OMIM: +235200

Gen: HFE

Locus: 6p21.3


Hereditary hemochromatosis is characterized by inappropriately high absorption of iron by the gastrointestinal mucosa, resulting in excessive storage of iron particularly in the liver, skin, pancreas, heart, joints, and testes. Abdominal pain, weakness, lethargy, and weight loss are early symptoms. Without therapy, males may develop symptoms between age 40 and 60 years and females after menopause. Hepatic fibrosis or cirrhosis may occur in untreated individuals after age 40 years. Other findings in untreated individuals may include progressive increase in skin pigmentation, diabetes mellitus, congestive heart failure and/or arrhythmias, arthritis, and hypogonadism.

The diagnosis of hereditary hemochromatosis is typically based on the results of the screening tests transferrin-iron saturation and serum ferritin concentration, and of confirmatory tests such as molecular genetic testing for the C282Y and HFE H63D mutations in the HFE gene. About 87% of individuals of European origin with hereditary hemochromatosis are either homozygotes for the C282Y mutation or compound heterozygotes for the C282Y and H63D mutations.

HFE genotypes

HFE 282  YY This genotype is consistent with a diagnosis of hereditary hemochromatosis.
In asymptomatic patients, indices of iron overload (serum transferrin saturation and ferritin) should be monitored regularly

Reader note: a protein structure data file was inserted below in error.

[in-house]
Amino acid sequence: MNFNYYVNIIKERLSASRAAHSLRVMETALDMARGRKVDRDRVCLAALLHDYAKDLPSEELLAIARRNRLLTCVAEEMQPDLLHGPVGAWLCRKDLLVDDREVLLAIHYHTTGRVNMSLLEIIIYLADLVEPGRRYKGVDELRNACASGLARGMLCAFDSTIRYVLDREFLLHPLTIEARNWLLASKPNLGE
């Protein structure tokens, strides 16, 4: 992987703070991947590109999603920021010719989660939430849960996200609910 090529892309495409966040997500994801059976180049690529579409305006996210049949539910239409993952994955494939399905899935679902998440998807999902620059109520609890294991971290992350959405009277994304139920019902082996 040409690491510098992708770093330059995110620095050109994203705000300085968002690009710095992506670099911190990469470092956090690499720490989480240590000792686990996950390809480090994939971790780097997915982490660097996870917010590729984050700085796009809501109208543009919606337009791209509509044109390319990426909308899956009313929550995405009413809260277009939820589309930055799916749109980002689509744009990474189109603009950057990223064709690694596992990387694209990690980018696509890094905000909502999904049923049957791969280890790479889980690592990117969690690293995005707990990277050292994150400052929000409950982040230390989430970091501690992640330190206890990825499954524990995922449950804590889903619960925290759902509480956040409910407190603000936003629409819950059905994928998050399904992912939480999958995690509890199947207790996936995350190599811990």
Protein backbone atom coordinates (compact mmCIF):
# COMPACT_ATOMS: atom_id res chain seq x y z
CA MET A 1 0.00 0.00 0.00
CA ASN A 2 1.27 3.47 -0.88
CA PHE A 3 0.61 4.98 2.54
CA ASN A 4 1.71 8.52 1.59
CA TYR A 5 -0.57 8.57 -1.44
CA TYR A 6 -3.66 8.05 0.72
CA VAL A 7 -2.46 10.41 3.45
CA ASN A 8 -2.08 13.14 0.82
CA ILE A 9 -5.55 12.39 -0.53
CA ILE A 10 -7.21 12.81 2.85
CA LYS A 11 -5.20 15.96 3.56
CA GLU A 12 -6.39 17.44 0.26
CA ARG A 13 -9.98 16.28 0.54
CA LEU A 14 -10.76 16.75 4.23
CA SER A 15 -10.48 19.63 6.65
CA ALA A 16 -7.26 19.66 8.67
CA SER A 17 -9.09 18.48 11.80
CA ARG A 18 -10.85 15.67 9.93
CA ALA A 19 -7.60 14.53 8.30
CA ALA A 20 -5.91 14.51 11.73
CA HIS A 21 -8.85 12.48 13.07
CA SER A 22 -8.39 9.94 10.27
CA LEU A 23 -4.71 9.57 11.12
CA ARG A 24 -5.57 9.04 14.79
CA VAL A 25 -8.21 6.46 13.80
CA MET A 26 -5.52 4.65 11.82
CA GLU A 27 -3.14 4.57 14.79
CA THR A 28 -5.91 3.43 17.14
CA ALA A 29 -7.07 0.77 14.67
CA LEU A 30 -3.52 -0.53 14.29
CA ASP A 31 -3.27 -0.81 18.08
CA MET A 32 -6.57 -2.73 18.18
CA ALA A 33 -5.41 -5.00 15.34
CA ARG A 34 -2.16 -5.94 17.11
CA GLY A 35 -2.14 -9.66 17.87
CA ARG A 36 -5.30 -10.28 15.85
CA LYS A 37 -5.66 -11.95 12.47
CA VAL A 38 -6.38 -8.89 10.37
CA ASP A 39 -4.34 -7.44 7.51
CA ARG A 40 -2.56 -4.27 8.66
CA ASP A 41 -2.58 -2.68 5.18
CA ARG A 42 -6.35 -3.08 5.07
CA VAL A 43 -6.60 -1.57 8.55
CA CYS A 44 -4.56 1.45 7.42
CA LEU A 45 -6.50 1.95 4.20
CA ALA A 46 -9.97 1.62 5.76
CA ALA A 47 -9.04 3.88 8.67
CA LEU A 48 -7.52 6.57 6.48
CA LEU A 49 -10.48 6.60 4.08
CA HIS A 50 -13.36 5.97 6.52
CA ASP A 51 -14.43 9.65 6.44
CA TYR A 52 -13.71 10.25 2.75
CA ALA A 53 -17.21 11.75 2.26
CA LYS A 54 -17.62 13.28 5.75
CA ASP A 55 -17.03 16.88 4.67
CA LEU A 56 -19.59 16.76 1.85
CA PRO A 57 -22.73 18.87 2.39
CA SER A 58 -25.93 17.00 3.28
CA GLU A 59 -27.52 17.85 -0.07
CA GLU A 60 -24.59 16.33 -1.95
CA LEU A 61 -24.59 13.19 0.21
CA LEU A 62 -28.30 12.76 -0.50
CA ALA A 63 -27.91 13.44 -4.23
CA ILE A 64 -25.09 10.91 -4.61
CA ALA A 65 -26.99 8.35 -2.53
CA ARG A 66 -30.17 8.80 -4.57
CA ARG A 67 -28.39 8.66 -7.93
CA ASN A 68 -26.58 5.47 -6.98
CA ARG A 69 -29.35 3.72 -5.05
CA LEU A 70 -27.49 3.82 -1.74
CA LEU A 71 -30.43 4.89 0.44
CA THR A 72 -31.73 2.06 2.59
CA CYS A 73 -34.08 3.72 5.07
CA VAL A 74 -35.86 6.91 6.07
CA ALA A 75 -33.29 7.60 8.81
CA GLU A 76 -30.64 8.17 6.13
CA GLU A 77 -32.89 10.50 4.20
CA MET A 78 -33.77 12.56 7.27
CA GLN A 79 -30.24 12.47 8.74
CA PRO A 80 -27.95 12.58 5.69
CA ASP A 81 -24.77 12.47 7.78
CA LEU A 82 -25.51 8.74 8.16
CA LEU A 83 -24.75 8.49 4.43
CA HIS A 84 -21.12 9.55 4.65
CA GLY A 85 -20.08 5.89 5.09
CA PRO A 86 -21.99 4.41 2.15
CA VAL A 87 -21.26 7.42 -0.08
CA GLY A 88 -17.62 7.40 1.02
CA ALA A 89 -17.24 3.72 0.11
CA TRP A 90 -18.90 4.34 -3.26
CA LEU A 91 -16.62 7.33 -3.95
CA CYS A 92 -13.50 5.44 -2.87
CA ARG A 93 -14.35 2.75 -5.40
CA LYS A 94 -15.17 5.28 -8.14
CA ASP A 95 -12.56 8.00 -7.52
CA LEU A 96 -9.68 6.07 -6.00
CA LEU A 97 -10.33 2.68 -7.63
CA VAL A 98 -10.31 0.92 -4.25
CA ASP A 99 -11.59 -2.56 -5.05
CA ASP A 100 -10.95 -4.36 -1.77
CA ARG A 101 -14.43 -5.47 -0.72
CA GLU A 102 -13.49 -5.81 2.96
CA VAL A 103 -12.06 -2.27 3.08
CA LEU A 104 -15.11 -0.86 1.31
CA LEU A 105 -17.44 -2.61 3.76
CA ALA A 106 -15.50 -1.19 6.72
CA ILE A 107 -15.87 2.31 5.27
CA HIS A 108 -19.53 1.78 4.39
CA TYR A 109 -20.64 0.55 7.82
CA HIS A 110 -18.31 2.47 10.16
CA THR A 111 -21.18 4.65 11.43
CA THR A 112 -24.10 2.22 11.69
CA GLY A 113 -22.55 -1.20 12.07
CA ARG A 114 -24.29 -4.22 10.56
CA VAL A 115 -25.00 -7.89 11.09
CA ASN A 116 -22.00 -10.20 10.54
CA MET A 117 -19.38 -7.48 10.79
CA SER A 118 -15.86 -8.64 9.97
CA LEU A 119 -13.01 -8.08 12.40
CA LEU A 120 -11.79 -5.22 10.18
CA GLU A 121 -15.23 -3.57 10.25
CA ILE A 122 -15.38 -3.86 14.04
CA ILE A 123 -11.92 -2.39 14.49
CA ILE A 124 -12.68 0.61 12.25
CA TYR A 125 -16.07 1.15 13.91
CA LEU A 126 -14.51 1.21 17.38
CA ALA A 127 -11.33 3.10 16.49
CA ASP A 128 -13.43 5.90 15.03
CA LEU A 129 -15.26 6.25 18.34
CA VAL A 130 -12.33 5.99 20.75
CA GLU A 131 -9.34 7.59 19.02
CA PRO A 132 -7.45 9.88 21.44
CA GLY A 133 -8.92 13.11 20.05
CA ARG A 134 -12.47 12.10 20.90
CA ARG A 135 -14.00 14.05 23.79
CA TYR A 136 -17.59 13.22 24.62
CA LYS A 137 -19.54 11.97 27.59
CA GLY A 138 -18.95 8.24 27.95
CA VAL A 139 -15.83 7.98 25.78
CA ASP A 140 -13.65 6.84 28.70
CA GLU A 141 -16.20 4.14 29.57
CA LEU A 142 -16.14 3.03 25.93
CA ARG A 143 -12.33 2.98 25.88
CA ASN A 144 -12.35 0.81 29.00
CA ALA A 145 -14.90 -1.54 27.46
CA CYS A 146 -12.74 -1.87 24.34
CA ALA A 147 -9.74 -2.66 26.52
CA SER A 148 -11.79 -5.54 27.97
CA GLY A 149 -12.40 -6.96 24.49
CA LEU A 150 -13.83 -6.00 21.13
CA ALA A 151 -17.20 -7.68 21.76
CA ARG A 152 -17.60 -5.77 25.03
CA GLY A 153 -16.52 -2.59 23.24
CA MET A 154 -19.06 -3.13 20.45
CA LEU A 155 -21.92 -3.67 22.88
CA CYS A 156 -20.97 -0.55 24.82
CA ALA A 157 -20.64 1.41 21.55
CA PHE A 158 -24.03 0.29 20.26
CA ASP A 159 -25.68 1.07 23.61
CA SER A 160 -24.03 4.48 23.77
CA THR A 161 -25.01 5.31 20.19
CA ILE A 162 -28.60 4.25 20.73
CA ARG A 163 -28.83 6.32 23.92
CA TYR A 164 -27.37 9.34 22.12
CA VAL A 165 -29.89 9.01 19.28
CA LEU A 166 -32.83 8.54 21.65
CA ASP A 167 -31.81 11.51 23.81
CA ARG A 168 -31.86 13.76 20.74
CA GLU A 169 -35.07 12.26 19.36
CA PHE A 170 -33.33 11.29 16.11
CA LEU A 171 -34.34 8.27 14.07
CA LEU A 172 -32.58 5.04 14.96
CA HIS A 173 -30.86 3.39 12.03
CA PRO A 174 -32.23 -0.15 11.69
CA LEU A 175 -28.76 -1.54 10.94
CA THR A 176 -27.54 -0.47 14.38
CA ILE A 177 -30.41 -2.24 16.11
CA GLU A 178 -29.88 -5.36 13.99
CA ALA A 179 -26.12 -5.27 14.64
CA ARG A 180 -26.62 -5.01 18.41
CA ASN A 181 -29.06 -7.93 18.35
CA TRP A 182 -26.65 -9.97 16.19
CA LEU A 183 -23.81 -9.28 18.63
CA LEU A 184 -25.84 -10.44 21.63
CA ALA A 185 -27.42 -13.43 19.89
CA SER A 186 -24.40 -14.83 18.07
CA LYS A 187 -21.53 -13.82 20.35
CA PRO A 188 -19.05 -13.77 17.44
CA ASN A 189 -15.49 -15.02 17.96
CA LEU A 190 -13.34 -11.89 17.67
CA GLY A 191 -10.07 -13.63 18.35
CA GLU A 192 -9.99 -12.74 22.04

HFE 282  CY  + HFE 63  HD  (compound heterozygous)

This genotype is consistent with the presence of iron overload and may be diagnostic of hereditary hemochromatosis once all other reasons for iron overload have been excluded (e.g. alcohol consumption, hepatitis C, hyperferritinaemia).

All other genotypes

All other HFE genotypes make a diagnosis of hereditary hemochromatosis very unlikely and such a diagnosis can only be made on a clinical basis.

Indications for testing
  • Confirmation of hereditary hemochromatosis in patients with elevated transferrin saturation or serum ferritin level
  • First-degree relative with hereditary hemochromatosis
  • First-degree relative with susceptibility to hereditary hemochromatosis (homozygosity for 282Y mutation or compound heterozygous for 282Y and 63D)

  • References:
  • Bomford A. Genetics of haemochromatosis. Lancet 2002; 360: 1673–81.

  • Yen AW et al. Revisiting Hereditary Hemochromatosis: Current Concepts and Progress. Am J Med 2006;119:391-9.